4 Tips for Running Air Compressor Lines in a Garage
If you’re a regular DIYer looking to level up your operation, there are a number of upgrades to consider for your workspace. Running air compressor lines in a garage will definitely make a difference in efficiency and allow you to increase the scope of potential projects. However, installing a pneumatic system is an involved process, so you need to make sure you’re doing it safely.
1. Air to the Home
Air-driven power tools take a lot of effort out of manual labor and increase work speed exponentially. The system can also be used with a multitude of compatible tools, making it a versatile solution. Impact wrenches make tire installation and removal a breeze, while air hammers can help dislodge stuck parts without breaking a sweat, and nail guns bring projects together quickly and single-handedly. When developing a plan for your workspace, first think about why you need pneumatic power. Consider all the air tools you use and how often you use them. This information will help guide your system design and component choices.
2. Pressure Points
The centerpiece of any pneumatic system is the air compressor, so make sure you’re purchasing one that fits your needs and will last a long time. The main thing you want to look at is the CFM (cubic feet per minute) and PSI (pounds per square inch) that the compressor provides. Also, consider these questions: How important is noise control? Do you want built-in protections? What’s the energy usage? What capacity tank do you need? Are you looking for an oil-free pump? How much maintenance will it require? Carefully think through all operational aspects before picking the right compressor for you.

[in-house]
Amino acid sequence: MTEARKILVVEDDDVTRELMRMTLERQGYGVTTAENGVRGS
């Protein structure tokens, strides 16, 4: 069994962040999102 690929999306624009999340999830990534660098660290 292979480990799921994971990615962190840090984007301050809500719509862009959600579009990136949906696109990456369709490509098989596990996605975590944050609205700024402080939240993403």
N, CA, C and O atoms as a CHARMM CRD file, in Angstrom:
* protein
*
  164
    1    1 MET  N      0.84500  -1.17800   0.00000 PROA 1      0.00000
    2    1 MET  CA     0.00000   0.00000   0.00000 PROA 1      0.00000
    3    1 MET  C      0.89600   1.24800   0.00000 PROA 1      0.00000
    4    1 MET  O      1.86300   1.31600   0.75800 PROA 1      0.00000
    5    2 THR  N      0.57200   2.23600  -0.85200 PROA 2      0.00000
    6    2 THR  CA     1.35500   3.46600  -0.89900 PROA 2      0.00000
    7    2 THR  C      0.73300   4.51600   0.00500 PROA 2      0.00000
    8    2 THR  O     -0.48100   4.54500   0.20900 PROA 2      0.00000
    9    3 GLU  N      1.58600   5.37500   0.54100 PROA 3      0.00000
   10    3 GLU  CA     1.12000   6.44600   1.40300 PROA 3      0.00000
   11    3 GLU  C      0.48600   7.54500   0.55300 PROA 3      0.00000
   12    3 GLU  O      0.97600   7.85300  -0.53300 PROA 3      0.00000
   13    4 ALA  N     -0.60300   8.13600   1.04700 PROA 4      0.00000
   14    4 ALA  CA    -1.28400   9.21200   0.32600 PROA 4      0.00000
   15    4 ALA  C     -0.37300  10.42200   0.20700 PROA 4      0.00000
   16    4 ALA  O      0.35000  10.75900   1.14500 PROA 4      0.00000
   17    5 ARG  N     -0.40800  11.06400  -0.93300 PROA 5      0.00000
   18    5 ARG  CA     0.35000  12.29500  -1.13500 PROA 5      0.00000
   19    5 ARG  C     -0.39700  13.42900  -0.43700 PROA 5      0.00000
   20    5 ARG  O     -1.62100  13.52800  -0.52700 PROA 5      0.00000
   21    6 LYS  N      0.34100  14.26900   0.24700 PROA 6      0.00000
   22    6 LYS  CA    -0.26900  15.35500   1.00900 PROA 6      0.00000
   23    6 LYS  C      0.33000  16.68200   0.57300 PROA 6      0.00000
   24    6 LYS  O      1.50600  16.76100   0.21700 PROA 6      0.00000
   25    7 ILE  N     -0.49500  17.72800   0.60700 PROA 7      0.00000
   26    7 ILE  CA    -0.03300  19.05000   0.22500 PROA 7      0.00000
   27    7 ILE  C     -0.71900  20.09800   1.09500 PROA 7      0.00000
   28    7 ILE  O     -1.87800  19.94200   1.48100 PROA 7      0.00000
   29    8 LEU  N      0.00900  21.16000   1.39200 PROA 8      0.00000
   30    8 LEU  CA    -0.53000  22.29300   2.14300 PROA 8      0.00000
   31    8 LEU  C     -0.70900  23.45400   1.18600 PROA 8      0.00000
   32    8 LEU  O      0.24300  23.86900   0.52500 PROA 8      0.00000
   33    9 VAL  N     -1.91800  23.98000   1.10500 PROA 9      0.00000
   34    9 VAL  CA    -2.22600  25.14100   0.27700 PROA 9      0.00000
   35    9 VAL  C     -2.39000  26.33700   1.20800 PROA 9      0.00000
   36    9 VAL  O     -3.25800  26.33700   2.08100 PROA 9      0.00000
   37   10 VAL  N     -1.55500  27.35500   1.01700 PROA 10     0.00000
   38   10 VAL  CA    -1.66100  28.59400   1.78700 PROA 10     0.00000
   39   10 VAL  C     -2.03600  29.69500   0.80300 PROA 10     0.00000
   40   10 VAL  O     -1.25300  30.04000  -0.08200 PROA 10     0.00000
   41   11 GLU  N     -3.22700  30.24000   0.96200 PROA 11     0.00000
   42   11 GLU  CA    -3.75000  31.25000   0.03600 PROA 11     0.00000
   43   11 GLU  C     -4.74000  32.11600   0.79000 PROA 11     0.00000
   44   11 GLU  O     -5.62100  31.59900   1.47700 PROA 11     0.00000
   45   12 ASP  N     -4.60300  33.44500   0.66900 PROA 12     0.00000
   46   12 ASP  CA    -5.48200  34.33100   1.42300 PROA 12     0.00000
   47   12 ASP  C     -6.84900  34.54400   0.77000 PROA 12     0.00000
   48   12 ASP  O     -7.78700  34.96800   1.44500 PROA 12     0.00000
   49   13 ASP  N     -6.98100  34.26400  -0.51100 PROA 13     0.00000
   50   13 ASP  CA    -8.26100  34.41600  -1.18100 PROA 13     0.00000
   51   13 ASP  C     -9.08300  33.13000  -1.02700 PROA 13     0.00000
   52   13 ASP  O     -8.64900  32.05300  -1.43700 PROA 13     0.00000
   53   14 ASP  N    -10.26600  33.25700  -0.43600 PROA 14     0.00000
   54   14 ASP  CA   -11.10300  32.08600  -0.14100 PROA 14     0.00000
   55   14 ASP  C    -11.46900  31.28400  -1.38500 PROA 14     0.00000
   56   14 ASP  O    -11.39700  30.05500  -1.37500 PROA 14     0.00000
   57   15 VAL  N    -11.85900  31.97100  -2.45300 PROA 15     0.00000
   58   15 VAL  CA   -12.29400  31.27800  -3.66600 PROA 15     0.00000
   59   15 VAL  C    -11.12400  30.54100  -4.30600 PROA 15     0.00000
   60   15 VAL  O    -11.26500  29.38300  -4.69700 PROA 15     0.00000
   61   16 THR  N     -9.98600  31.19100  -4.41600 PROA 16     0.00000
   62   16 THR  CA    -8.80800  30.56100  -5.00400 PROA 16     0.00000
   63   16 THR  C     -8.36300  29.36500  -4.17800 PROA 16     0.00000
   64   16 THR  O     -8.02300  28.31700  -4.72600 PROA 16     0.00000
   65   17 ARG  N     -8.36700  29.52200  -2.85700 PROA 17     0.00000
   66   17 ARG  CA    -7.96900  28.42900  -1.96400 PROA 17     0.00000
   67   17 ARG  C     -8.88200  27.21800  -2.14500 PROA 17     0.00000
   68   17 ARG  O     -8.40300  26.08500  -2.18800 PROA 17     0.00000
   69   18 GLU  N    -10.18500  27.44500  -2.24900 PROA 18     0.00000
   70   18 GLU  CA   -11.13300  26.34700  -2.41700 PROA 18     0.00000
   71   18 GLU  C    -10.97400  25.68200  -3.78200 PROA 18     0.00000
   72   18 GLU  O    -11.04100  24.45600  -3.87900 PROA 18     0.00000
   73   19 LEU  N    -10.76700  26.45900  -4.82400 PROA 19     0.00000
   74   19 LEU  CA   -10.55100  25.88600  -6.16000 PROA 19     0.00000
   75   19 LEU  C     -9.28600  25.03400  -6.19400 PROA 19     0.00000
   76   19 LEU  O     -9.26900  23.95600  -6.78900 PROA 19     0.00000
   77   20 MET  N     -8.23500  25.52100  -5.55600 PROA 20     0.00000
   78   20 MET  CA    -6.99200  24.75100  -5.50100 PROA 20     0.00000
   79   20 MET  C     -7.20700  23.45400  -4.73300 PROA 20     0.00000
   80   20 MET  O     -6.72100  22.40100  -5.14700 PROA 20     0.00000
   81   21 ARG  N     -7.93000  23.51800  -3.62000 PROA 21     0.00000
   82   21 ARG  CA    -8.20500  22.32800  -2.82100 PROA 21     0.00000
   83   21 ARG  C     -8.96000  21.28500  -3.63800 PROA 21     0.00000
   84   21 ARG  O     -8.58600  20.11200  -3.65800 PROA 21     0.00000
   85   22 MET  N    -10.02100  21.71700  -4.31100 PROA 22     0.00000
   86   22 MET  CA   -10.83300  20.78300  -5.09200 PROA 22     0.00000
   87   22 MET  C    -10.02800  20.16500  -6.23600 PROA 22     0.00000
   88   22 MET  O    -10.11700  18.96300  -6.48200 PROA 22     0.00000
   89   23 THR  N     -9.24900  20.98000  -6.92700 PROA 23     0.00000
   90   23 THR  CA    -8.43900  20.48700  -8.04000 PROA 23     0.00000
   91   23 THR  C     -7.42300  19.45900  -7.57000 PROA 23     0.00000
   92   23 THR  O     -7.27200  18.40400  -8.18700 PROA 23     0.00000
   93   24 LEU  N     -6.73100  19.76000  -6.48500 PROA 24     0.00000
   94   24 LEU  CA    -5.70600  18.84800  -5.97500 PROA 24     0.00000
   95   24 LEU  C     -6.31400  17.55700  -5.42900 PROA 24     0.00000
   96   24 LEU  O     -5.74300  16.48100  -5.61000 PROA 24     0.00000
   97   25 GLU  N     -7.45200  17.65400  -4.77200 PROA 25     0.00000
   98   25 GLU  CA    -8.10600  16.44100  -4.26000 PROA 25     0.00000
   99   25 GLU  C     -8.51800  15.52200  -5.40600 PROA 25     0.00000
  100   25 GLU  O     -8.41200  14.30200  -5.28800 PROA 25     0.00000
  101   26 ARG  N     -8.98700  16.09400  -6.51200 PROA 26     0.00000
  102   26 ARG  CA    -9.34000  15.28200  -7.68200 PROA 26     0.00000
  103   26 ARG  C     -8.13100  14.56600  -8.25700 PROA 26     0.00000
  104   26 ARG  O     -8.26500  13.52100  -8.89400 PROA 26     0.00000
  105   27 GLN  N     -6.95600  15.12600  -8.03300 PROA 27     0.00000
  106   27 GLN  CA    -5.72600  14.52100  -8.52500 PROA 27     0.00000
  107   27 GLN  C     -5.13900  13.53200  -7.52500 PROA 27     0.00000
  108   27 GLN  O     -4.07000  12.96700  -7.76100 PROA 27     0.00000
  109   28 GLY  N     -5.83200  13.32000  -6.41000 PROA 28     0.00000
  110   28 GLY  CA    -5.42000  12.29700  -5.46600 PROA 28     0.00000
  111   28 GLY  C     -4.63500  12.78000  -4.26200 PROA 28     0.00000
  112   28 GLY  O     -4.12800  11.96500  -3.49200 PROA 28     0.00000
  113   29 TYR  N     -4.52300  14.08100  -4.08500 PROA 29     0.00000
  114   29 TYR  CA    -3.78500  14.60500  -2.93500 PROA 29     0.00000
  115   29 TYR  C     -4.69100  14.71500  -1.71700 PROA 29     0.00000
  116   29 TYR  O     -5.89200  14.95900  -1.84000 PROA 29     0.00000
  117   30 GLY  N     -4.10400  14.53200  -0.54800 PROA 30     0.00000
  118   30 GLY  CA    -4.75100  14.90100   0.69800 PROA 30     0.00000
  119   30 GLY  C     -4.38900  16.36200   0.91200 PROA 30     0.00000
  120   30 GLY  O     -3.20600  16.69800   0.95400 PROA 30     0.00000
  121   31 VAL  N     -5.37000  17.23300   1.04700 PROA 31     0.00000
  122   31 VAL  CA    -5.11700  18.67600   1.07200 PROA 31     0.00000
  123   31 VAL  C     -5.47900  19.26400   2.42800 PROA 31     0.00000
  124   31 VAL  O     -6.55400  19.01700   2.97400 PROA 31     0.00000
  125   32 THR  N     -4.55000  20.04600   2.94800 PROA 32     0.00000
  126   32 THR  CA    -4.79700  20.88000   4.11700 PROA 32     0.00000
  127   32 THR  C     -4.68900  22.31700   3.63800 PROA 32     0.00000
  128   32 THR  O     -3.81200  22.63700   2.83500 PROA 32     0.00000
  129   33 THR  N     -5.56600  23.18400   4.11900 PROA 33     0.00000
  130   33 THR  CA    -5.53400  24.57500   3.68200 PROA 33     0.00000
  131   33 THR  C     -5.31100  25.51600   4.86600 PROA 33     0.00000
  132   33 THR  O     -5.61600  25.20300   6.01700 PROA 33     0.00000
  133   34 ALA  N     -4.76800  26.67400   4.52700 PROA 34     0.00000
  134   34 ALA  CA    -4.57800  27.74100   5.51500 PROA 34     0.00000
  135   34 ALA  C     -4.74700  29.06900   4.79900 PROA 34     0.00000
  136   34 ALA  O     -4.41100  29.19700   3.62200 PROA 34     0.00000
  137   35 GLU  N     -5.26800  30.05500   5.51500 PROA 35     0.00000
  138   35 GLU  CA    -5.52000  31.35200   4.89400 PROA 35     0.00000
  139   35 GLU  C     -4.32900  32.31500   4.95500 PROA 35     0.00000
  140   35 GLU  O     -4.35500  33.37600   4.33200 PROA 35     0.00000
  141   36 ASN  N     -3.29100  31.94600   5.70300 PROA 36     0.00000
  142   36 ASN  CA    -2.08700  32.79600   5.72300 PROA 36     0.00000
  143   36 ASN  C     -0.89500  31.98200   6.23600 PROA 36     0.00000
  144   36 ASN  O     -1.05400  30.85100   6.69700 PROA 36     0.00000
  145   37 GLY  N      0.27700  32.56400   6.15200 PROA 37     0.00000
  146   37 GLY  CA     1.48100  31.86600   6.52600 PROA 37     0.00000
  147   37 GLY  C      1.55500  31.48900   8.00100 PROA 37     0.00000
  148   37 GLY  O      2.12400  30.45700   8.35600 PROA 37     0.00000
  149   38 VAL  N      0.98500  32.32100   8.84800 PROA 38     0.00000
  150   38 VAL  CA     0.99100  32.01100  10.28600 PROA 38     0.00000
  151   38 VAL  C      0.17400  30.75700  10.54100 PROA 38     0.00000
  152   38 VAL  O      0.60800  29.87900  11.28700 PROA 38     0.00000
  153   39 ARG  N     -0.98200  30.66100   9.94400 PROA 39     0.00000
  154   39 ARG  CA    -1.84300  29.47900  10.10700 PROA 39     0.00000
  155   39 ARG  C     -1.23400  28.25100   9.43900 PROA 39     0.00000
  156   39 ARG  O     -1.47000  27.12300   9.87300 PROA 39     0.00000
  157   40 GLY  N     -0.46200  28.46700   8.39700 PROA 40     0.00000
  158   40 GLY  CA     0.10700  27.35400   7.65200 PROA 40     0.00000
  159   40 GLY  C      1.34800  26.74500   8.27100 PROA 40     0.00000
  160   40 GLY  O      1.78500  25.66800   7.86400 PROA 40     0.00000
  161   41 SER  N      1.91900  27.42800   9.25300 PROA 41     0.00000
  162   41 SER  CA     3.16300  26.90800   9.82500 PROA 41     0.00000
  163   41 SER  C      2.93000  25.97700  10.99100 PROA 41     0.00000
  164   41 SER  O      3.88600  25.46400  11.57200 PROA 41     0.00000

3. Fitting In
Installing the correct lines, couplings and fittings properly is about more than just efficiency; it’s about safety. These systems are under a lot of pressure and using the wrong materials (such as PVC lines) or mistakes in plumbing could have serious consequences. Look for strong materials like black iron schedule 40 pipe. Other options include copper pipe, extruded aluminum pipe, or even schedule 10 stainless steel pipe. It’s easy enough to purchase the materials yourself, but it’s highly advisable to seek a professional’s help to ensure that everything goes together as it should and is properly tested before being put to use.
4. Water World
One major consideration is inevitable water accumulation. Over time, moisture will damage system components, reduce efficiency and damage attached tools and whatever you’re using the tools on. Any pneumatic system must, at minimum, have a way to drain water and mitigate these potential problems down the road. It affects the layout and plumbing angles, as well as what fittings and other system safeguards to put in place.
If you’re installing a pneumatic system yourself, make sure to carefully read all the literature that comes with each component, get a solid background knowledge on installation and be ready to perform maintenance as needed on the system and your attached tools. If you’re ready for the undertaking, having compressed air at your fingertips will make most of your DIY jobs much easier.
Check out all the air line products available on NAPA Online or trust one of our 17,000 NAPA AutoCare locations for routine maintenance and repairs. For more information on running air compressor lines in a garage, chat with a knowledgeable expert at your local NAPA AUTO PARTS store.
Photos courtesy of Blair Lampe.
Blair Lampe View All
Blair Lampe is a New York-based professional mechanic, blogger, theater technician, and speechwriter. In her downtime she enjoys backpacking wherever her boots will carry her, rock climbing, experimental theatre, a crisp rosé , and showering love on her 2001 Sierra truck.
Leave a Reply